4 Volunteer Recruitment Tips from Camp Experts

Author: Glen Greenstone

This is a guest post by Glen Greenstone, of CircuiTree

For many fundraising organizations, youth programs, and nonprofits, volunteers are a critical resource. They promote your organization, streamline event operations, and free up precious time for your staff to focus on other important tasks, all without the expectation of pay. 

However, finding and recruiting the right pool of volunteers is a challenge that few organizations have mastered. It’s a tricky process, and hiccups anywhere from the promotion of the position to the interview stage can leave you with a poor group of volunteers, or not enough qualified helpers. 

Luckily, we’ve compiled a shortlist of essential tips and tricks from some of the most experienced volunteer recruitment professionals: camp program managers. 

After all, camp managers carry out large-scale, multi-day activity and event programming on a regular basis, with staffs that are largely made up of volunteers. Not only that, but they are often responsible for large groups of children, making their recruitment of trustworthy, capable volunteers a paramount concern.

Whether you’re looking for parent volunteers to host your virtual school fundraising or you’re a camp program planner yourself, every volunteer-seeking organization can learn something from these volunteer experts! 

Over the course of this short guide, we will walk you through these camp professionals’ step-by-step essentials for a successful volunteer recruitment strategy:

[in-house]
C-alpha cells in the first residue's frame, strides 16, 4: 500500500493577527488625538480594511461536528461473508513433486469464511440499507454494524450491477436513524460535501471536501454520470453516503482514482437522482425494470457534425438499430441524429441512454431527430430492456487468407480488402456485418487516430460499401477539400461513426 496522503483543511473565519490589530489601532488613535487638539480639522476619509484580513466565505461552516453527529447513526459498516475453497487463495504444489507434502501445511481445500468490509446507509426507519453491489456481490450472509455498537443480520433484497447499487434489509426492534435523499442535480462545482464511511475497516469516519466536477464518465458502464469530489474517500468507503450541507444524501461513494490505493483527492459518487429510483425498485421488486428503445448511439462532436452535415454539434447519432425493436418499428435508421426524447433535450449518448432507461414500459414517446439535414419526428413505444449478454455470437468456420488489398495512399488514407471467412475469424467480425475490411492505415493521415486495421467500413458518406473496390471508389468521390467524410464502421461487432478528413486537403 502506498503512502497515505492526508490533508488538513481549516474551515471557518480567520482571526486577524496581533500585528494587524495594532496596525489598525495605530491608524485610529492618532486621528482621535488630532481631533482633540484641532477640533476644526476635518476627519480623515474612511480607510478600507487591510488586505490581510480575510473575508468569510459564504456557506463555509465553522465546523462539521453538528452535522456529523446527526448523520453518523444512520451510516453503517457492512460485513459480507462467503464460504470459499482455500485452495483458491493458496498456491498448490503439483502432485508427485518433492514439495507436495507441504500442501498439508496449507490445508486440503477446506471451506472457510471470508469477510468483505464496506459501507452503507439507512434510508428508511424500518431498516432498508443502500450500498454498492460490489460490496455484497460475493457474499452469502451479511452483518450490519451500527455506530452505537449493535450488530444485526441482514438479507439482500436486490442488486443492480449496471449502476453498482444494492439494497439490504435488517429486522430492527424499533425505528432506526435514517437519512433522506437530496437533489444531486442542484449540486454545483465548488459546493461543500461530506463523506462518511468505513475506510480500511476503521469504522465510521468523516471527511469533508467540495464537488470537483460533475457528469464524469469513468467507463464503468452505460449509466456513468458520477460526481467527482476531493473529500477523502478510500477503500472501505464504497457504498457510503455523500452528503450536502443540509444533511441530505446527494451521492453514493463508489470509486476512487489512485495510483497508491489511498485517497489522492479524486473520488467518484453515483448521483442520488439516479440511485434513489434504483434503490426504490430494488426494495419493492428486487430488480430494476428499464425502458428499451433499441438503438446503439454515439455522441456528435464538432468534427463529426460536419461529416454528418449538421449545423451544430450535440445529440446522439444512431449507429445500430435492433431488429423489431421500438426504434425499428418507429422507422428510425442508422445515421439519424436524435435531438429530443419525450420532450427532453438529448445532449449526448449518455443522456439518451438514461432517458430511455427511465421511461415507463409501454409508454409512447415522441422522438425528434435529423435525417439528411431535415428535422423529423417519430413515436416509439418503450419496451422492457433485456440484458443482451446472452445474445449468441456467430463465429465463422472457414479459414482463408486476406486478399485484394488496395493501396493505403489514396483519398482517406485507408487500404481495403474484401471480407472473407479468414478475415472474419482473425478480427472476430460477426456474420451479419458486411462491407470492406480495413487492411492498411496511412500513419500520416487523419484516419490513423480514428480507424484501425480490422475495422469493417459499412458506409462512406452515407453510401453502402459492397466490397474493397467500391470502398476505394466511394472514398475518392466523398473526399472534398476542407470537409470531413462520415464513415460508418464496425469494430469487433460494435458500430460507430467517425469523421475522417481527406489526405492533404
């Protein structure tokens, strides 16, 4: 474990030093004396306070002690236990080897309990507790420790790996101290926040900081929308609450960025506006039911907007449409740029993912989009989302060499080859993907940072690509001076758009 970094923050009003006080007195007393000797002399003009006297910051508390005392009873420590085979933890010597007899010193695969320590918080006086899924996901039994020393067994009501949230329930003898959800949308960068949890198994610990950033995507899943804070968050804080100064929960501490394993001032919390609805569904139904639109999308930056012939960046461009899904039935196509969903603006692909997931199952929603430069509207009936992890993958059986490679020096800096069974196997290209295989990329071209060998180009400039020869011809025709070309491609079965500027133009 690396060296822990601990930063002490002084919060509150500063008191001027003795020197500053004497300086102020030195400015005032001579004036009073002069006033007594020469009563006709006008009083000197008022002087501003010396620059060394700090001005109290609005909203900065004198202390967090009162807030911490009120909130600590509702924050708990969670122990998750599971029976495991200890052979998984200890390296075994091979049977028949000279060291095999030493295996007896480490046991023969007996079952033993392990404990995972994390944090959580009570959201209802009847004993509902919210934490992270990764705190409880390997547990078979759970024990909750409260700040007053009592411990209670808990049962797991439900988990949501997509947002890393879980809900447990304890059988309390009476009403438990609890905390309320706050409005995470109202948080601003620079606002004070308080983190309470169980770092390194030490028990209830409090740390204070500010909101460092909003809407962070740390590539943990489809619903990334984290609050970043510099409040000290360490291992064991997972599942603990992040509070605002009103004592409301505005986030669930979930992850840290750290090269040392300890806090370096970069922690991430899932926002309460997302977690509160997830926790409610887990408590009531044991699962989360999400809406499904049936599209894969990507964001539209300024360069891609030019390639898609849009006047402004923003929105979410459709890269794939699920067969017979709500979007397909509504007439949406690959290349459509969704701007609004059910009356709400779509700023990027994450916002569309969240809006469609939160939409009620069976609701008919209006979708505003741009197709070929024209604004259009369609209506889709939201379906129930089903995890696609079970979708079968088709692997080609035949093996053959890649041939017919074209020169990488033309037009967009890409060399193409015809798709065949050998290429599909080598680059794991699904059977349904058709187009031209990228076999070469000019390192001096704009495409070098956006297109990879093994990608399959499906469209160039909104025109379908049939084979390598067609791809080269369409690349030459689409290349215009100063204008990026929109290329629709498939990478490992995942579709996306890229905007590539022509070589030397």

1. Find your target audience
  2. Refine your outreach strategies 
  3. Perform interviews and background checks
  4. Form a community

From online marketing to leveraging your management software, this guide will help to ensure that your events are staffed by the best possible team of volunteers. Ready to revamp your recruitment strategies? Let’s jump in! 

1. Find your target audience 

While you might feel inclined to try and reach the widest possible audience for your volunteer recruiting, this unfocused approach can lead to a lot of wasted time and resources. 

Not every volunteer opportunity is the same, and some audiences will naturally be more attracted to certain positions than others. On top of that, your organization will want to cut down on the challenges of the interview phase by bringing in the most qualified and passionate applicants right at the beginning of the process. 

For instance, the best target volunteer audience for a school fundraiser such as a bake sale would likely be local parent volunteers and students. These individuals have the greatest stake in the fundraiser’s success, making them a natural source of support. By focusing outreach efforts on this group, schools can maximize their marketing return on investment and engage an audience that’s already on board with their cause. 

To optimize your promotions, conserve your marketing resources, and maximize the quality of your applicant pool, you have to identify the appropriate pool of candidates for your specific event or opportunity.